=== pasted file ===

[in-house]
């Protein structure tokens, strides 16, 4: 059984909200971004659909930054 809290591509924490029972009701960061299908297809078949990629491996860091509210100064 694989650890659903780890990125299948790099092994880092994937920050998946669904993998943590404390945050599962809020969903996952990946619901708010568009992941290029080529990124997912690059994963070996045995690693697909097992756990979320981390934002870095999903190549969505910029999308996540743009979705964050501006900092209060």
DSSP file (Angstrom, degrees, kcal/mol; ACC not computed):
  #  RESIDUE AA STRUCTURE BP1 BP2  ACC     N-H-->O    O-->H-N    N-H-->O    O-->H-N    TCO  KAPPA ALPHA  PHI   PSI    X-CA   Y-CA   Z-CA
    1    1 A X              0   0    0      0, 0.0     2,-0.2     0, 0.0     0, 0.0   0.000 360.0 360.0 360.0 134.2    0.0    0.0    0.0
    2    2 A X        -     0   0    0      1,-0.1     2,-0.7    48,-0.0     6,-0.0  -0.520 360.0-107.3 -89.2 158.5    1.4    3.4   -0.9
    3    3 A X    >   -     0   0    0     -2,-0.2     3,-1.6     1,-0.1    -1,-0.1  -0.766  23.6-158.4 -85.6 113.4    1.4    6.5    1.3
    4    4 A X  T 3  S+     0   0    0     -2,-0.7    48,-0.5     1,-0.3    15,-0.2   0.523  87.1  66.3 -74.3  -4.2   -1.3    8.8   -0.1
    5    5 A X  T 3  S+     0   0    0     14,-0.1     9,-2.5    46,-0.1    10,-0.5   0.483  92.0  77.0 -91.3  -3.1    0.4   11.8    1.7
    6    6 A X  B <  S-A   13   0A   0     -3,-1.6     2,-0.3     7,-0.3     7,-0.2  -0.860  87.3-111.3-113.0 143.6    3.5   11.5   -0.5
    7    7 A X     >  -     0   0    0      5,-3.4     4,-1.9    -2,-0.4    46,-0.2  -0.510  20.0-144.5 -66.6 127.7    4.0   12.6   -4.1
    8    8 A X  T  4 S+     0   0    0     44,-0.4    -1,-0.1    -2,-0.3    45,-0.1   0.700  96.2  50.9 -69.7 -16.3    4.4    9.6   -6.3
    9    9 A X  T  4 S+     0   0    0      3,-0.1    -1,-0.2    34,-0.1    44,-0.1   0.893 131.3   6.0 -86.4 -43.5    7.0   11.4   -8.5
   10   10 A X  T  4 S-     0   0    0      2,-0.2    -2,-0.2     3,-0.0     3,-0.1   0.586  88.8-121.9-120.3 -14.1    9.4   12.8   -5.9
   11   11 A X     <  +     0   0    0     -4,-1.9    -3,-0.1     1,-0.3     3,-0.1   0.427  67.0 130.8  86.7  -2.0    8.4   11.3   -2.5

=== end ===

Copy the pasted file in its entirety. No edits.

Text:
[in-house]
């Protein structure tokens, strides 16, 4: 059984909200971004659909930054 809290591509924490029972009701960061299908297809078949990629491996860091509210100064 694989650890659903780890990125299948790099092994880092994937920050998946669904993998943590404390945050599962809020969903996952990946619901708010568009992941290029080529990124997912690059994963070996045995690693697909097992756990979320981390934002870095999903190549969505910029999308996540743009979705964050501006900092209060």
DSSP file (Angstrom, degrees, kcal/mol; ACC not computed):
  #  RESIDUE AA STRUCTURE BP1 BP2  ACC     N-H-->O    O-->H-N    N-H-->O    O-->H-N    TCO  KAPPA ALPHA  PHI   PSI    X-CA   Y-CA   Z-CA
    1    1 A X              0   0    0      0, 0.0     2,-0.2     0, 0.0     0, 0.0   0.000 360.0 360.0 360.0 134.2    0.0    0.0    0.0
    2    2 A X        -     0   0    0      1,-0.1     2,-0.7    48,-0.0     6,-0.0  -0.520 360.0-107.3 -89.2 158.5    1.4    3.4   -0.9
    3    3 A X    >   -     0   0    0     -2,-0.2     3,-1.6     1,-0.1    -1,-0.1  -0.766  23.6-158.4 -85.6 113.4    1.4    6.5    1.3
    4    4 A X  T 3  S+     0   0    0     -2,-0.7    48,-0.5     1,-0.3    15,-0.2   0.523  87.1  66.3 -74.3  -4.2   -1.3    8.8   -0.1
    5    5 A X  T 3  S+     0   0    0     14,-0.1     9,-2.5    46,-0.1    10,-0.5   0.483  92.0  77.0 -91.3  -3.1    0.4   11.8    1.7
    6    6 A X  B <  S-A   13   0A   0     -3,-1.6     2,-0.3     7,-0.3     7,-0.2  -0.860  87.3-111.3-113.0 143.6    3.5   11.5   -0.5
    7    7 A X     >  -     0   0    0      5,-3.4     4,-1.9    -2,-0.4    46,-0.2  -0.510  20.0-144.5 -66.6 127.7    4.0   12.6   -4.1
    8    8 A X  T  4 S+     0   0    0     44,-0.4    -1,-0.1    -2,-0.3    45,-0.1   0.700  96.2  50.9 -69.7 -16.3    4.4    9.6   -6.3
    9    9 A X  T  4 S+     0   0    0      3,-0.1    -1,-0.2    34,-0.1    44,-0.1   0.893 131.3   6.0 -86.4 -43.5    7.0   11.4   -8.5
   10   10 A X  T  4 S-     0   0    0      2,-0.2    -2,-0.2     3,-0.0     3,-0.1   0.586  88.8-121.9-120.3 -14.1    9.4   12.8   -5.9
   11   11 A X     <  +     0   0    0     -4,-1.9    -3,-0.1     1,-0.3     3,-0.1   0.427  67.0 130.8  86.7  -2.0    8.4   11.3   -2.5